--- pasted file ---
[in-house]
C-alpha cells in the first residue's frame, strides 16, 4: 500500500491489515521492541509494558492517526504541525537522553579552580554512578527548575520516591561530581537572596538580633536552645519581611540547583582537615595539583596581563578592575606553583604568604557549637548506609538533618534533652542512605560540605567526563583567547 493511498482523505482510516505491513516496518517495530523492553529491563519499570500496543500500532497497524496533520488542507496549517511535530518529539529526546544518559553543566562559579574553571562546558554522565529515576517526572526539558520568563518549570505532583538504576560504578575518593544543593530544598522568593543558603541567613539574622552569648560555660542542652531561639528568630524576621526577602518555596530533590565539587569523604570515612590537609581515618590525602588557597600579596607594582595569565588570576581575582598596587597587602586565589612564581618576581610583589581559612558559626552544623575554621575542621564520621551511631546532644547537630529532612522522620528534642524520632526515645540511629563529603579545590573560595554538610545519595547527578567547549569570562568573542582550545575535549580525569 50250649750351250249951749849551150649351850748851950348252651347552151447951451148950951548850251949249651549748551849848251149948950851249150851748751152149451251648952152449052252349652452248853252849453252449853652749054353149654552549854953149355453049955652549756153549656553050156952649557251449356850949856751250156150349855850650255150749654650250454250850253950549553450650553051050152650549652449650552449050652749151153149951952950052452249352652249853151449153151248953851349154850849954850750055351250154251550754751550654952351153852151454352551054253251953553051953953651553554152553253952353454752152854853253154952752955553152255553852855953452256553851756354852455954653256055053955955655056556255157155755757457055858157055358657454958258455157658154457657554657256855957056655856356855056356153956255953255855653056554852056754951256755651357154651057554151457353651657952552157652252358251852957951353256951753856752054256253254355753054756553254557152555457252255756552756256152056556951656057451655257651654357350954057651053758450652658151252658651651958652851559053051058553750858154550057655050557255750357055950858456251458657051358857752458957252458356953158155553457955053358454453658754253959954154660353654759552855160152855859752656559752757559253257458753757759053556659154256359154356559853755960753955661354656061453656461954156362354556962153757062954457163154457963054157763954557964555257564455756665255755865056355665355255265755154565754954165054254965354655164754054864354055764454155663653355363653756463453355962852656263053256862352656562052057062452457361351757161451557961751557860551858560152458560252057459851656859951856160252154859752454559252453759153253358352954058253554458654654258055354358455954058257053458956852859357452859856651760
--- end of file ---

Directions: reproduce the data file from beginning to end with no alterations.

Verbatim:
[in-house]
C-alpha cells in the first residue's frame, strides 16, 4: 500500500491489515521492541509494558492517526504541525537522553579552580554512578527548575520516591561530581537572596538580633536552645519581611540547583582537615595539583596581563578592575606553583604568604557549637548506609538533618534533652542512605560540605567526563583567547 493511498482523505482510516505491513516496518517495530523492553529491563519499570500496543500500532497497524496533520488542507496549517511535530518529539529526546544518559553543566562559579574553571562546558554522565529515576517526572526539558520568563518549570505532583538504576560504578575518593544543593530544598522568593543558603541567613539574622552569648560555660542542652531561639528568630524576621526577602518555596530533590565539587569523604570515612590537609581515618590525602588557597600579596607594582595569565588570576581575582598596587597587602586565589612564581618576581610583589581559612558559626552544623575554621575542621564520621551511631546532644547537630529532612522522620528534642524520632526515645540511629563529603579545590573560595554538610545519595547527578567547549569570562568573542582550545575535549580525569 50250649750351250249951749849551150649351850748851950348252651347552151447951451148950951548850251949249651549748551849848251149948950851249150851748751152149451251648952152449052252349652452248853252849453252449853652749054353149654552549854953149355453049955652549756153549656553050156952649557251449356850949856751250156150349855850650255150749654650250454250850253950549553450650553051050152650549652449650552449050652749151153149951952950052452249352652249853151449153151248953851349154850849954850750055351250154251550754751550654952351153852151454352551054253251953553051953953651553554152553253952353454752152854853253154952752955553152255553852855953452256553851756354852455954653256055053955955655056556255157155755757457055858157055358657454958258455157658154457657554657256855957056655856356855056356153956255953255855653056554852056754951256755651357154651057554151457353651657952552157652252358251852957951353256951753856752054256253254355753054756553254557152555457252255756552756256152056556951656057451655257651654357350954057651053758450652658151252658651651958652851559053051058553750858154550057655050557255750357055950858456251458657051358857752458957252458356953158155553457955053358454453658754253959954154660353654759552855160152855859752656559752757559253257458753757759053556659154256359154356559853755960753955661354656061453656461954156362354556962153757062954457163154457963054157763954557964555257564455756665255755865056355665355255265755154565754954165054254965354655164754054864354055764454155663653355363653756463453355962852656263053256862352656562052057062452457361351757161451557961751557860551858560152458560252057459851656859951856160252154859752454559252453759153253358352954058253554458654654258055354358455954058257053458956852859357452859856651760